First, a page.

The main paradigm of regulation of respiration in the cell signaling pathway is a family of transcription factors known as HIF (Hypoxia Inducible Factor). This transcription factor activates expression of several genes involved, for example, in glucose transport or in the formation of new blood vessels. Under normal conditions, when the oxygen in the cell is sufficient, specific prolyl hydroxylase enzymes constantly modify regulatory subunits of HIF sending it to the destruction. Thereby HIF remains turned off. Once the oxygen level in the cell falls below a threshold, prolyl hydroxylase, which requires oxygen for activity, turns off, while HIF stabilizes and begins to work.

The HIF signaling cascade is also important because its activity is necessary for the survival of a variety of tumors as many cancer cells face with chronic shortage of oxygen due to defects in the blood supply, and in order to survive they have to adapt to the conditions of hypoxia. Therefore HIF is a very promising target for cancer therapy.

As a indication of the scientific interest in this family, there are more than 12,000 scientific studies on the subject, since it was first identified in 1995.

Importantly, we have found that the early changes in genes expression observed upon oxygen and glucose deprivation precede the response of the HIF transcription factors and do not overlap with it. Moreover, the new ways of regulation may directly affect the HIF signaling pathway. For example, one of the most striking cases of regulation is an increase in synthesis of UBE2S protein, which is directly involved in the degradation of regulatory HIF subunit. This is an early system of regulation that was not previously appreciated. There were no approaches that could reliably detect these early changes prior to the development of the ribosomal profiling method.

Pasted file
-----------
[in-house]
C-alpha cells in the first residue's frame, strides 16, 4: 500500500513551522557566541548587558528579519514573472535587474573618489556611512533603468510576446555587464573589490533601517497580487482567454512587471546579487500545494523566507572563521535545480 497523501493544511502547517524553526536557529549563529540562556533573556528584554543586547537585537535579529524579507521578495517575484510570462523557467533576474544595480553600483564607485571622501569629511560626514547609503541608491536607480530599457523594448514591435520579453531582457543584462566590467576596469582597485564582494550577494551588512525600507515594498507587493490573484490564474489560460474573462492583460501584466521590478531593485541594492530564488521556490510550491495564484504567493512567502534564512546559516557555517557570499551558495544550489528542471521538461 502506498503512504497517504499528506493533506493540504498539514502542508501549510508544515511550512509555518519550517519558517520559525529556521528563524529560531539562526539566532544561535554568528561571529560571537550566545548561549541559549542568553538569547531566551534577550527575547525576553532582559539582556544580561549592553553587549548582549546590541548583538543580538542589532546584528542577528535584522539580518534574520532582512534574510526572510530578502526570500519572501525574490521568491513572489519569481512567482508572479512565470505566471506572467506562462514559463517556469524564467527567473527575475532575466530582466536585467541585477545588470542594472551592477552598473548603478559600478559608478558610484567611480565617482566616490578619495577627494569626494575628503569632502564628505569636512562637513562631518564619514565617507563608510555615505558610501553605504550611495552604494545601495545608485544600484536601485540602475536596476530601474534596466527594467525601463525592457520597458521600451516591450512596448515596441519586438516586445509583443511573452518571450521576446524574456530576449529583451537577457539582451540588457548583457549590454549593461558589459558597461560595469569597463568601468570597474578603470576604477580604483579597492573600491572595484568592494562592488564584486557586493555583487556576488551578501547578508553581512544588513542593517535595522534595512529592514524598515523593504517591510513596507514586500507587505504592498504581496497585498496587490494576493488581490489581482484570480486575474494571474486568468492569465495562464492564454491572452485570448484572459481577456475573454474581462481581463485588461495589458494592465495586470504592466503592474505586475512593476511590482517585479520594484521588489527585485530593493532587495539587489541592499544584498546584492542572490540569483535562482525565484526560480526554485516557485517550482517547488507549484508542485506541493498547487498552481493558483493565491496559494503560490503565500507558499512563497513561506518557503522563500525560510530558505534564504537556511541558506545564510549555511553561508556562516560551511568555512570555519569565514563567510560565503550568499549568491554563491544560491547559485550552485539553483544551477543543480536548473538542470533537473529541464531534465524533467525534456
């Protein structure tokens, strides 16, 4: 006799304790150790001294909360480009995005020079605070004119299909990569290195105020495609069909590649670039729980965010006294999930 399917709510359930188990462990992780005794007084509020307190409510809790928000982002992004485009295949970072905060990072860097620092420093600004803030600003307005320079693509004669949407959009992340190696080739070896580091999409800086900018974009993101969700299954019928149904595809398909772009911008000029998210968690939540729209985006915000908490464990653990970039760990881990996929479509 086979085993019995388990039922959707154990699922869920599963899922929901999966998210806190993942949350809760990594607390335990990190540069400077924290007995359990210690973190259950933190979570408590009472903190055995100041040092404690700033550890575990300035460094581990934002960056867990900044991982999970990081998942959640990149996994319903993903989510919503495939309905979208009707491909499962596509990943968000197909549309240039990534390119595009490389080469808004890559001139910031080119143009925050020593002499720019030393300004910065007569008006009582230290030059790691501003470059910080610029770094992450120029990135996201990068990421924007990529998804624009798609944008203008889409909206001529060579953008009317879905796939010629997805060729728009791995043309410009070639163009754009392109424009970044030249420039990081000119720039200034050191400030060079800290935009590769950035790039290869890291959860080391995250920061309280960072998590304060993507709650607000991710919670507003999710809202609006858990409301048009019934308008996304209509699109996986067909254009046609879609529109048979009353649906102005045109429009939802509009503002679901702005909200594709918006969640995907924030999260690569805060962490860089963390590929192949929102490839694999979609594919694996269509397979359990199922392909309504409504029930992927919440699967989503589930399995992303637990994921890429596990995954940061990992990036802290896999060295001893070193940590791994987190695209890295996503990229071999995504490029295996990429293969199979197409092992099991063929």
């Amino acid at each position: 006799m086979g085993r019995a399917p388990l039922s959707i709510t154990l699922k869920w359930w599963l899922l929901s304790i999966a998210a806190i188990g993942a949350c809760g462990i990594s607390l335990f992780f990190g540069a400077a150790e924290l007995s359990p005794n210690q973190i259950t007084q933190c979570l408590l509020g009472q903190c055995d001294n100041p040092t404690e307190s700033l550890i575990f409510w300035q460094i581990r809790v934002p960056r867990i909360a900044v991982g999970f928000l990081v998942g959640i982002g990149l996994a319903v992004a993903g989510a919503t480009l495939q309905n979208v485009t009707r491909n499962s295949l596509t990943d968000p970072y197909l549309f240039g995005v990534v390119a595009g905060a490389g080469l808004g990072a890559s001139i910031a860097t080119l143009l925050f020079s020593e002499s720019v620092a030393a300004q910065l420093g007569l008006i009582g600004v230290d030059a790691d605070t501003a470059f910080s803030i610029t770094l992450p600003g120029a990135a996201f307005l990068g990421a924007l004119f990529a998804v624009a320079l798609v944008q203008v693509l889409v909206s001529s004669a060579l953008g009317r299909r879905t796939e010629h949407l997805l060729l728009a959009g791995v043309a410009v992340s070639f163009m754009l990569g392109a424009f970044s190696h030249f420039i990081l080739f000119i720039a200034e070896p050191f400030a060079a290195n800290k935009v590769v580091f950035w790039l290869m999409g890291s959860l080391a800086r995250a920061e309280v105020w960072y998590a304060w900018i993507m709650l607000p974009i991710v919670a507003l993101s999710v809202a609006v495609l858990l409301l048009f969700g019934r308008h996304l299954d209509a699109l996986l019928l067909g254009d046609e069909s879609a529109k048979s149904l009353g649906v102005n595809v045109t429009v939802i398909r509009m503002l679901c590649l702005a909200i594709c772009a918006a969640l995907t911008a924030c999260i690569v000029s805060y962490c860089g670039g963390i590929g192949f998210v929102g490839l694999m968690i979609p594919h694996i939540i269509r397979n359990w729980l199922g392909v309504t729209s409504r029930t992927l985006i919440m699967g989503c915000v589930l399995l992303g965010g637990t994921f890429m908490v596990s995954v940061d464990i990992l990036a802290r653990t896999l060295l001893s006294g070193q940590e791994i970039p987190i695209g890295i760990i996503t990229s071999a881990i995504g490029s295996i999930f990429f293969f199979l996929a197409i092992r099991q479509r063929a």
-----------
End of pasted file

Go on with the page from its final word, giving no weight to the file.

"We have many plans how to develop this subject, but at the moment we prefer not to share them as in this area of research there is a very serious competition, including scientists from the world's leading research centers. It is necessary to note that a very large contribution of all members of the team took place in this work and we look forward to continuing the collaboration with our colleagues," Dmitry Andreev said.


Story Source:

Materials provided by Lomonosov Moscow State University. Note: Content may be edited for style and length.


Journal Reference:

  1. Dmitry E Andreev, Patrick BF O’Connor, Alexander V Zhdanov, Ruslan I Dmitriev, Ivan N Shatsky, Dmitri B Papkovsky, Pavel V Baranov. Oxygen and glucose deprivation induces widespread alterations in mRNA translation within 20 minutes. Genome Biology, 2015; 16 (1) DOI: 10.1186/s13059-015-0651-z

Cite This Page:

Lomonosov Moscow State University. "How do neural cells respond to ischemia?." ScienceDaily. ScienceDaily, 5 May 2015. <www.sciencedaily.com/releases/2015/05/150505102447.htm>.
Lomonosov Moscow State University. (2015, May 5). How do neural cells respond to ischemia?. ScienceDaily. Retrieved May 23, 2017 from www.sciencedaily.com/releases/2015/05/150505102447.htm
Lomonosov Moscow State University. "How do neural cells respond to ischemia?." ScienceDaily. www.sciencedaily.com/releases/2015/05/150505102447.htm (accessed May 23, 2017).

RELATED STORIES